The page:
Correspondent Jerome Politzer and Editorial Associate Cheryl Forbes covered the sixty-fourth triennial General Convention of the 3.5-million-member Protestant Episcopal Church in Louisville, Kentucky, September 29 through October 11. Here is their report:

“The three P.B.s were the basic issues at the convention—the Presiding Bishop, the Prayer Book, and the priesting of the biddies,” wise-cracked a bishop’s wife in summarizing the way it was at this year’s triennial meeting of the Episcopal Church. The Prayer Book issue—the traditional versus the contemporary—had threatened to raise many pre-convention temperatures (signs along Louisville’s highway I–65, for example, showed a padlocked prayer book with the words “Save the Prayer Book” painted large). But three more years of Services for Trial Use, commonly known as the Green Book, were approved with little debate by either the House of Bishops or the House of Deputies.

The other two issues didn’t go as smoothly. At the opening hearing on women’s ordination to the priesthood, only about half of the sixty-five scheduled speakers got to the podium. Women ordained to the diaconate (in the Episcopal Church there are three orders of ordination: the diaconate, the priesthood, and the episcopate) and priests favoring ordination of women pleaded with the crowded gallery not to ignore the vocational calling of many Episcopalians. Reasons for ordination of women were summed up by a deacon (in 1970 “deaconess” was dropped) serving in Auk Bay, Alaska, who told the gathering of her inability to administer communion to, baptize, or marry the isolated people with whom she works. But Dean James Carroll of the Chicago cathedral argued that to ordain women to the priesthood would damage ecumenical talks with both Orthodox and Roman Catholic traditions. “Nothing less than our Catholic authenticity and evangelical integrity is at stake,” he concluded.

The deputies voted against ordination, maintaining the historic Anglican and Catholic practice of admitting only men to the priesthood and episcopate. Some said the complicated voting procedure was to blame for the defeat of the resolution. In the 904-member House of Deputies, half the delegates are clergy, half laity. A deputation (consisting of four clergy and four lay delegates from a diocese) can request a division of the house on any vote. Each diocese is then polled by clergy and lay order. A divided 2–2 vote in a clergy or lay delegation automatically counts as a negative vote. According to John Coburn, president of the House of Deputies, the reason for this rule is that the diocese and not the individual is the basic unit in the denomination.

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On the ordination roll-call vote, fifty clergy delegations voted yes, forty-three no, and twenty were divided. The laity voted forty-nine yes, thirty-seven no, with twenty-six divided.

Earlier in the convention, the deputies voted down a move that would have changed the negative vote ruling. Later, the house approved a constitutional change that would make a vote by order possible only if three deputations request such a vote. The change requires a second reading at the next triennial convention, to be held in Minneapolis.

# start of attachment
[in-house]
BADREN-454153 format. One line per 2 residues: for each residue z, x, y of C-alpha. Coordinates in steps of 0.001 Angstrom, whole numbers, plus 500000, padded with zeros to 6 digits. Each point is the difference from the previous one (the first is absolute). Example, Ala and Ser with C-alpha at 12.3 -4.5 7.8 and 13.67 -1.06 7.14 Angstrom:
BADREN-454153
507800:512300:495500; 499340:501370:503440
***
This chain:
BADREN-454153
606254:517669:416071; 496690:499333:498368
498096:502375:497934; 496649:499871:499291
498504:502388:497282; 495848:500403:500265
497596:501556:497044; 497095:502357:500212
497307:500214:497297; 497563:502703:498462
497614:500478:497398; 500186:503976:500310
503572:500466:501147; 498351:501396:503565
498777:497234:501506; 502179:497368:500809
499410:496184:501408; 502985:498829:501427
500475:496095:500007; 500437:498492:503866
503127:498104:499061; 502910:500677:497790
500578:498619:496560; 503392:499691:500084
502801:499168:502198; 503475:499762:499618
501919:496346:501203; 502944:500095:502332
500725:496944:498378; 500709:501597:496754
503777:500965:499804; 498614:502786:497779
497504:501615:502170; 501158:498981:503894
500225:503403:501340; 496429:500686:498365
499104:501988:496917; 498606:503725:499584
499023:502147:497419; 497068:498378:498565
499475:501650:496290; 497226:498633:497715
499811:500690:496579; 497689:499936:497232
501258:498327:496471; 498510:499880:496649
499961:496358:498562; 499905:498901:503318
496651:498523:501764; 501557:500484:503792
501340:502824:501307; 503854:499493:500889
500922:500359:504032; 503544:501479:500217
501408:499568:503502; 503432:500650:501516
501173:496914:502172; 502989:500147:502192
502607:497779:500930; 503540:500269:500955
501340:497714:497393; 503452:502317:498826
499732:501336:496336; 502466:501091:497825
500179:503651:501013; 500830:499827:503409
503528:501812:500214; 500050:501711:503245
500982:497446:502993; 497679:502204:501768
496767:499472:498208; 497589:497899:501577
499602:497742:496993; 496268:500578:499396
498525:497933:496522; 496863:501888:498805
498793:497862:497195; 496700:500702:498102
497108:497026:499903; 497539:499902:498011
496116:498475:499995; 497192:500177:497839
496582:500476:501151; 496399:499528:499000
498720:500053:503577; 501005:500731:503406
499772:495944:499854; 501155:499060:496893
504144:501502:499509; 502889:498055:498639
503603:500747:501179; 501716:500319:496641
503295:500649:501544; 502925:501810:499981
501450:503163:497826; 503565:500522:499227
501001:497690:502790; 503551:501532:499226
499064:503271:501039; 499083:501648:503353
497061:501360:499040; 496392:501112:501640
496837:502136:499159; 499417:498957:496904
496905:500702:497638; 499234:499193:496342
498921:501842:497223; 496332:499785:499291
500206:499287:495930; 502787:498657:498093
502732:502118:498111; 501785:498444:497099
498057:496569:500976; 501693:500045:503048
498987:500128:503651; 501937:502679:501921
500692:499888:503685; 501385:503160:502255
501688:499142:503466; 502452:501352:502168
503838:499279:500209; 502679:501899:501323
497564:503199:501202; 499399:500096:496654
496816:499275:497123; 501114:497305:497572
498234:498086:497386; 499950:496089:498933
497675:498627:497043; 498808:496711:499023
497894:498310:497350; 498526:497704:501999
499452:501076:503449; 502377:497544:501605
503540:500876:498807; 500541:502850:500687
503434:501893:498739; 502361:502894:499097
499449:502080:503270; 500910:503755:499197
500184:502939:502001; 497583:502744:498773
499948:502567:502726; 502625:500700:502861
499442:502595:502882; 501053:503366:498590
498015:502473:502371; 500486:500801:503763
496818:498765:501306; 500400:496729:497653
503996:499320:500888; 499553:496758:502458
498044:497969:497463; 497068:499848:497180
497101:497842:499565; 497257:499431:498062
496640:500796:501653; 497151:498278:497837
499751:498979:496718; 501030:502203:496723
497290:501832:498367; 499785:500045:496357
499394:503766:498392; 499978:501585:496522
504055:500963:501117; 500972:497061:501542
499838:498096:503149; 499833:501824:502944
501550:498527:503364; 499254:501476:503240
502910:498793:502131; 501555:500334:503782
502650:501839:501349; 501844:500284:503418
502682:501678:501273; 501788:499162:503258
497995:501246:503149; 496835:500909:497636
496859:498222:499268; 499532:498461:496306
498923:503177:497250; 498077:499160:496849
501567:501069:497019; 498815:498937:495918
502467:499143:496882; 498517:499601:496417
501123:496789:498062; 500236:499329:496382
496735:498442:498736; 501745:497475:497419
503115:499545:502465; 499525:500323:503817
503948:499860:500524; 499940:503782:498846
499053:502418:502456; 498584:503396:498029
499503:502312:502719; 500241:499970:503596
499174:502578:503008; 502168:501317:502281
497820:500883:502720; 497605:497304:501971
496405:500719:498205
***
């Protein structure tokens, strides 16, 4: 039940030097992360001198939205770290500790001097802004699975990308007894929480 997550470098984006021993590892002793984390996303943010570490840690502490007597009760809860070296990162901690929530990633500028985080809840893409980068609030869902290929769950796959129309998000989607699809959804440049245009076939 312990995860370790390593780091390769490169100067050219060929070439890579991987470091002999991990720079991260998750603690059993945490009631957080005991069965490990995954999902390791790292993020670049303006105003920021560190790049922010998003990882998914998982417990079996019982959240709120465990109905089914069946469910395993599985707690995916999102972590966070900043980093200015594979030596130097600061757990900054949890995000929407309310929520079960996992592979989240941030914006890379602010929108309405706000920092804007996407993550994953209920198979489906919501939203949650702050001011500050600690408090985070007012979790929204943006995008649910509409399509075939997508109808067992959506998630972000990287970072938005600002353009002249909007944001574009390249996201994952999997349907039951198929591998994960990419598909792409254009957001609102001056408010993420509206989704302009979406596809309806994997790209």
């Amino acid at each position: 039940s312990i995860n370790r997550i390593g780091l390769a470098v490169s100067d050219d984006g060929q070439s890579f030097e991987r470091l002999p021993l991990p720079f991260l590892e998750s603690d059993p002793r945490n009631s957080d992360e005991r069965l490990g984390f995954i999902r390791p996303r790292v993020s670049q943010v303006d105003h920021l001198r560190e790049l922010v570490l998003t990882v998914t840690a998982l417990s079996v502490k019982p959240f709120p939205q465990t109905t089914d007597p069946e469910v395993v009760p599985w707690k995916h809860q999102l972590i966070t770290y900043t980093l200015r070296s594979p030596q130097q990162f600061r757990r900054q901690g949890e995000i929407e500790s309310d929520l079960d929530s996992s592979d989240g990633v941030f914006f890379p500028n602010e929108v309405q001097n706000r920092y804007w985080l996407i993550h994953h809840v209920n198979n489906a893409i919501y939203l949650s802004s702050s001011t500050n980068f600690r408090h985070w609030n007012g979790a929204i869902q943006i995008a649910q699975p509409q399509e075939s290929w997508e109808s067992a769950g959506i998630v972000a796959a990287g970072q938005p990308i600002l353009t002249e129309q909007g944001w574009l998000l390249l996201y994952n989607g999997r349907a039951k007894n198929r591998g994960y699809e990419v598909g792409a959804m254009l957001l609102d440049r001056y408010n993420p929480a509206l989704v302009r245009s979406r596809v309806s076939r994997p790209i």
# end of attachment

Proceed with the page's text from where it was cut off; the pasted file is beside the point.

A related resolution aimed at keeping the issue alive at grass-roots level likewise failed.

At the defeat a deputy reassured the women deacons that “they were ordained before God, if not before the episcopate.” Deputies from pro-ordination dioceses declared that they would “continue to work for what they believed in,” and that the issue of women’s ordination would not go away. As Edgar Romig, rector of the Church of the Epiphany in the Washington, D. C., diocese, put it, “ordination of women will come up at every subsequent convention until it passes.”

Women deacons working with the committee on the ordination of women varied in their reactions. Twenty of the twenty-four women deacons who would have been eligible for ordination this January were actively present at the convention. Some of the older ones expressed a sense of frustration that ordination to the priesthood would come too late for them. In a statement, the group declared their outrage at the decision but proclaimed their determination not to “abandon our vocation.”


Baseball Commissioner Bowie Kuhn minces no words when it comes to disciplining a player or coach, nor does he mince words when it comes to his Christian stand.

At a meeting of the Fellowship of Christian Athletes at the University of Delaware earlier this year, Kuhn called athletes marked men who are admired and imitated. Urging his listeners—mainly high school and college athletes—to live Christ-like lives, Kuhn declared that “there is nothing I know more certain than that Christ lived for us and died for us on Calvary.”

Kuhn, a 48-year-old Episcopalian, sparked a chapel movement similar to the National Football League’s program among the National and American baseball leagues. According to Watson Spoelstra, an ex-sportswriter and a leader of the chapel movement, sixteen of the twenty-four teams now hold pre-game services on Sundays when they are on the road.